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NEAT Improvement Strategies to Improve Weight Loss

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  • Nony_MouseNony_Mouse Member Posts: 5,647 Member Member Posts: 5,647 Member
    AnnPT77 wrote: »
    Nony_Mouse wrote: »
    AnnPT77 wrote: »
    Yup, lots of this stuff is emphatically not normal.

    I can't speak for anyone else, but for 30+ years, my normal was obesity. It wasn't good. Nowadays, I'm happy to do many things that are doable - harmlessly "non-normal" things - in order to be a tiny bit fitter, a tiny bit more mobile, or to burn a tiny number more calories and help me maintain my healthy weight.

    It's kinda ridiculous and shameless, I suppose. I don't care. 😉

    One of my favorite recent things is doing lateral leg lifts, nearly every day - 20 on each side - while I pulse my electric coffee grinder. It looks completely ridiculous and absurd, I have no doubt. But I've been doing it for a while, and now not only don't I wobble like I did at first (with the grinder firmly on the counter), I can now hold the coffee grinder up in the air and pulse the button as I stand on one foot and lift the other leg. The grinder creates a tiny bit of interesting instability as it spins. I notice tiny improvements in my balance in daily life as a result, like if I trip or something. I like that. That's worth looking silly in my kitchen daily, to me. It need not be worthwhile to others.

    Each person can find his/her own path, I suppose. This thread is just information, if it suits a person.

    Can I tick insightful and inspiring for this ^^?

    I'm trying to teach myself to fidget again, having practically become a statue since getting sick. Unconsciously down-regulated everything to conserve precious energy. I find music helps, even if I'm just bopping my head from side to side, it's something!

    Yes.

    I suspect (can't prove) that the bolded happens to a fair number of people - during illness, after injury, following too many rounds of extreme yo-yo dieting over decades, maybe as a result of becoming less fit through inactivity so it's harder to move comfortably - and it may not change, because it's become habitual, unless we work at changing it. Doing so is not a requirement, but it's an option.

    It's a very sensible option in my case. As you know, my capacity for exercise is pretty limited, capacity for strenuous exercise even more so (basically non-existent, anaerobic threshold is essentially a 'do not cross' line), and may not get any better than where I am now (though I hope it does). If I don't want to be stuck on low cals forever, I need to find a way to sneakily increase my TDEE in such a way that my body doesn't freak out and land me in bed for a month! I figure NEAT is my best bet.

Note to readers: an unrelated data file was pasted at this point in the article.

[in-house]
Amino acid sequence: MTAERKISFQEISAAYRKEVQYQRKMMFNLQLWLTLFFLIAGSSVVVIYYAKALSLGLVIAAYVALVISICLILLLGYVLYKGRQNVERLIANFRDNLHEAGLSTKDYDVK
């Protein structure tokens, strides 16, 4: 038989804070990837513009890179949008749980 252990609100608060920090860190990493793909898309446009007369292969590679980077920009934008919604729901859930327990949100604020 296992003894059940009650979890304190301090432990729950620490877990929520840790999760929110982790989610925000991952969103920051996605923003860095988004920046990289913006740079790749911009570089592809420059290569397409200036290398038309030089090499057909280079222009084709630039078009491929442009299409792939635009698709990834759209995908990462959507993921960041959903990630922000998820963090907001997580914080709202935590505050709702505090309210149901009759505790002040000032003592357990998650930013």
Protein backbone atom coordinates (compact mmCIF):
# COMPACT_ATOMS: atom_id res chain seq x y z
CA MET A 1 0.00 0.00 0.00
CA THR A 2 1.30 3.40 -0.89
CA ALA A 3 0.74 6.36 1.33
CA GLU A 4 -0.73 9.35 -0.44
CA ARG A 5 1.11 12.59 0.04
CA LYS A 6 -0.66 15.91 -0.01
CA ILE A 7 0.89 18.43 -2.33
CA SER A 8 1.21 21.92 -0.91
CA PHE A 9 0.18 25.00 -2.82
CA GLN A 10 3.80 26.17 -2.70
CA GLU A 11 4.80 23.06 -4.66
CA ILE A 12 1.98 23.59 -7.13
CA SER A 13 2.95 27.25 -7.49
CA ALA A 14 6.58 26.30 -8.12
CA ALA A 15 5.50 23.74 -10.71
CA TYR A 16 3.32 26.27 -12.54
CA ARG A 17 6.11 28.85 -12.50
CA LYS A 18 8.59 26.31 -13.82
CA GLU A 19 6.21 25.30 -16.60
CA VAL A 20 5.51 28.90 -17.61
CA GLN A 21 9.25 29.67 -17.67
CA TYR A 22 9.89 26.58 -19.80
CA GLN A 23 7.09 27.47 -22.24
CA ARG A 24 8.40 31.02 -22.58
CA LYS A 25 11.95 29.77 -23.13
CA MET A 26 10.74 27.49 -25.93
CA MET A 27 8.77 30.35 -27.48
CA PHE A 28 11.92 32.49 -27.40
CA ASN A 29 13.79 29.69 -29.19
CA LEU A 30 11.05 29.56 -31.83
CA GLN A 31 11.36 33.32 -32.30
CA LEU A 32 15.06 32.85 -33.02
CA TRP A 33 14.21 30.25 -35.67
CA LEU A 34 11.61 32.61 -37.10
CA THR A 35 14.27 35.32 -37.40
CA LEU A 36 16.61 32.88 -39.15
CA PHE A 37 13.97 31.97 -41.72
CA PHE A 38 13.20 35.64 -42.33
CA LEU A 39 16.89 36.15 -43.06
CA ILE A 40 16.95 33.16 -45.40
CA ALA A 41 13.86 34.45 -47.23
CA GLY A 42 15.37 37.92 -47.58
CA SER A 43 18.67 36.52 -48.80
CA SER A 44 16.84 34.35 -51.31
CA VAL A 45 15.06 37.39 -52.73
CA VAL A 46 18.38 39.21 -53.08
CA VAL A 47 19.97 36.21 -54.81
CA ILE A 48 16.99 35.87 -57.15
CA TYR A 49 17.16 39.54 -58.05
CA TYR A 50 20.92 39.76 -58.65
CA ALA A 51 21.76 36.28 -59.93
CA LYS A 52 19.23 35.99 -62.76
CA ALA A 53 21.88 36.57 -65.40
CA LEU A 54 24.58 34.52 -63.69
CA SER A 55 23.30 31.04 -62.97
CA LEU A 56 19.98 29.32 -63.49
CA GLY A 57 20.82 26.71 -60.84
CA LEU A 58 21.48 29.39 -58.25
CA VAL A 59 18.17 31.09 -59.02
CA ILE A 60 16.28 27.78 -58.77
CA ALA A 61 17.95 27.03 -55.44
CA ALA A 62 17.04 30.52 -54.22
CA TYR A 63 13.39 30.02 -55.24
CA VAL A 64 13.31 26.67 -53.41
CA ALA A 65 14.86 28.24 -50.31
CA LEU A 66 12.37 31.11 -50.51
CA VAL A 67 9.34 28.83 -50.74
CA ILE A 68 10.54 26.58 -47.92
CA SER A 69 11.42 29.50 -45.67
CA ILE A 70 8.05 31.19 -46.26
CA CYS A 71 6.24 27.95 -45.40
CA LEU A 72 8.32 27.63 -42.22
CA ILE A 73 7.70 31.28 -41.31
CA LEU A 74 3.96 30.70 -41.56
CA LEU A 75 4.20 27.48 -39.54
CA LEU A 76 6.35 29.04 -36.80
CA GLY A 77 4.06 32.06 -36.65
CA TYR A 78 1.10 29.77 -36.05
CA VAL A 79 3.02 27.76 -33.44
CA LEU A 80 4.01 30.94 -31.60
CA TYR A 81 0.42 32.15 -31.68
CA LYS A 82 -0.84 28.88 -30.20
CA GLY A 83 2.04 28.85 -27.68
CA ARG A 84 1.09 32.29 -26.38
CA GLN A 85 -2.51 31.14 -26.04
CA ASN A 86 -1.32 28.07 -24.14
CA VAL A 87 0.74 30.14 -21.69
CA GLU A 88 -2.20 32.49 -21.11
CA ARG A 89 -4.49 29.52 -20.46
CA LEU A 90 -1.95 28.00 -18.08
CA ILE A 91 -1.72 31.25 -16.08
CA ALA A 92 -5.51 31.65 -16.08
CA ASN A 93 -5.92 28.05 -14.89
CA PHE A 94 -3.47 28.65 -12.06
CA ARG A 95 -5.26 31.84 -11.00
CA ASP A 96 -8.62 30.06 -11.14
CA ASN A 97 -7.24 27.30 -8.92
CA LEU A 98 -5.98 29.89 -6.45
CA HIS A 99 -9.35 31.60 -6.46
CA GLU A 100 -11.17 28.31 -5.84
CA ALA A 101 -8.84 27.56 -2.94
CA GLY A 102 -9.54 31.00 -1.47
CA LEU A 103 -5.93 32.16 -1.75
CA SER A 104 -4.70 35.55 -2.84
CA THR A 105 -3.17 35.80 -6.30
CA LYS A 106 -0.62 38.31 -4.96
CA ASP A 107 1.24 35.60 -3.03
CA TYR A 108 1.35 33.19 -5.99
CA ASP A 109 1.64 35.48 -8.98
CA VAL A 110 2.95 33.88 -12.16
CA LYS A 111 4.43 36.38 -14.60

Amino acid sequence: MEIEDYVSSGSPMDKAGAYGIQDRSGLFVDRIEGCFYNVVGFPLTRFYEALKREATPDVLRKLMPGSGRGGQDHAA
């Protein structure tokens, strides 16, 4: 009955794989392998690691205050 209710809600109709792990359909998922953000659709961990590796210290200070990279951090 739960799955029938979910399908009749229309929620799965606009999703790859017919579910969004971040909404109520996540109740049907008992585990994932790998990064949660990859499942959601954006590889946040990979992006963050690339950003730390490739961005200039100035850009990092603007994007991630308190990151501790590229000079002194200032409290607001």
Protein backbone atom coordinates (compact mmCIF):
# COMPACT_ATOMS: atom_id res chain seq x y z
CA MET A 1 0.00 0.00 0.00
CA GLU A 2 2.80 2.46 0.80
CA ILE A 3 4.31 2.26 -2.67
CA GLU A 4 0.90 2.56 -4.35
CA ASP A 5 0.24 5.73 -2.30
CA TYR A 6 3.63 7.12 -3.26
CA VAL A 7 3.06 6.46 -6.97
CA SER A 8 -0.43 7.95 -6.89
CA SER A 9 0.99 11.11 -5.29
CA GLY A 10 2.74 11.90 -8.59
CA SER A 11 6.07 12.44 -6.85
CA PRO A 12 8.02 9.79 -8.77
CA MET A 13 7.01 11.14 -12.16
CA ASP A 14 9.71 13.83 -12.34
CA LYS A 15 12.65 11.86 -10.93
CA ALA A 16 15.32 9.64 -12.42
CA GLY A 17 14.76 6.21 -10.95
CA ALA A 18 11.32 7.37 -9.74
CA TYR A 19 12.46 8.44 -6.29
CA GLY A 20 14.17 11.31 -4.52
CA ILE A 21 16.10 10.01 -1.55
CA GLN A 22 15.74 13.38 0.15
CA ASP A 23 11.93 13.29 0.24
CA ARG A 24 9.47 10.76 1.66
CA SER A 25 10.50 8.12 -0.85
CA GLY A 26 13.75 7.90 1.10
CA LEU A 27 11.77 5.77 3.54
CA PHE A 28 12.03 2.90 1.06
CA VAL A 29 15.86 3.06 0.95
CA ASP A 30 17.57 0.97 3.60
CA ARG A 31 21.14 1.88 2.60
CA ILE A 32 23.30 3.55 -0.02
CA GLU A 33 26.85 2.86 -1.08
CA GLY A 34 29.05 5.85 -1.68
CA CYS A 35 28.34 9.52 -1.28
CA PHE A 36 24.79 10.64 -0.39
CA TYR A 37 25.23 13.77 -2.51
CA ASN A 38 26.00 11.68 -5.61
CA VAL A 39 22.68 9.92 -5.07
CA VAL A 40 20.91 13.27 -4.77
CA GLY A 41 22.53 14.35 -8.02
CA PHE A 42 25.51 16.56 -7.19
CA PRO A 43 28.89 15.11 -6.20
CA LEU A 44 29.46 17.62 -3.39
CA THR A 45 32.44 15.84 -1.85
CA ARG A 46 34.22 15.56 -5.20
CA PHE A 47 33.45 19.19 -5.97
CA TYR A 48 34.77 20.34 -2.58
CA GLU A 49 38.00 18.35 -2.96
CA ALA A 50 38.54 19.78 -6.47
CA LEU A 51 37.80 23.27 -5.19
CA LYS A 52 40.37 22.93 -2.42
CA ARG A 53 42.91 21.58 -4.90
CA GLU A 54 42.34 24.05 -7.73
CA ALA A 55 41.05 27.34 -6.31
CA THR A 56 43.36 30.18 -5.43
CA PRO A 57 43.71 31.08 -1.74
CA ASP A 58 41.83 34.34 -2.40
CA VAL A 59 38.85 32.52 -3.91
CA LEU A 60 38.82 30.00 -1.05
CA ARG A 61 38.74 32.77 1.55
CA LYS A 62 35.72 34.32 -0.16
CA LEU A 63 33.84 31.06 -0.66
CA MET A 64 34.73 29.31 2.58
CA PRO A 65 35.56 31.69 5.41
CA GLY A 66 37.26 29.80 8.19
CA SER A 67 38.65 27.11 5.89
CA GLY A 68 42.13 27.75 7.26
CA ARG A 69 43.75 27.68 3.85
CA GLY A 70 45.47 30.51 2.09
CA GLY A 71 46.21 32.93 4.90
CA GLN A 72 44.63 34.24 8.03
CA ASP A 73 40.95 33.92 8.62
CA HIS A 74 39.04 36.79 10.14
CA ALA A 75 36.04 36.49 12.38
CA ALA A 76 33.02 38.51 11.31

And yeah, deconditioning really is a thing. It can be hard to push through, but really doesn't take horribly long (at least for me, though obviously I was quite fit pre-ME). Those first few weeks are a slog, but once you're through that it's a whole lot easier.
    edited December 2020
  • kshama2001kshama2001 Member Posts: 24,937 Member Member Posts: 24,937 Member
    mtaratoot wrote: »
    Back in the Before Times when we could see people in person, I was at a training. I usually take stairs when I can; there's just not many in my life. As I recall, it was shortly after I got to my goal weight or just before. We were doing a water audit in a large multi-floor hotel. We were going to visit a room on the 7th floor. One of my colleagues asked about stairs, and off she went. I followed. I found out later it wasn't that she was trying to burn more calories, but that elevators make her get vertigo.

    Oh well. I got to climb and descend several floors anyway. Sometimes it's hard to FIND the stairs up, and they're often secured from entry on the main floor.

    Here's one I noticed the other day. Probably almost a wash as far as calories go, and that might be a pun. I like to cook. I hate doing dishes. Instead of using my food processor to cut in the butter to the flour, I used a pastry cutter. A bit more physical work, but so much easier to clean. But how many more calories did I miss by not having to wash the food processor?

    Does it count that I used my marble rolling pin (heavy) instead of wood? I sincerely doubt it.

    Not trying to talk you into liking washing dishes, just making observations about myself:

    I used to always use the dishwasher after big cooking projects, but in the last few years I've stopped using it except for occasions like Thanksgiving.

    My OH is willing to do the after dinner dishes, which is wonderful, but lately I've been taking over more of these, and just leaving him the things that need to be scrubbed.
  • mtaratootmtaratoot Member Posts: 6,830 Member Member Posts: 6,830 Member
    I have TWO dishwashers. I call them "Lefty" and "Righty."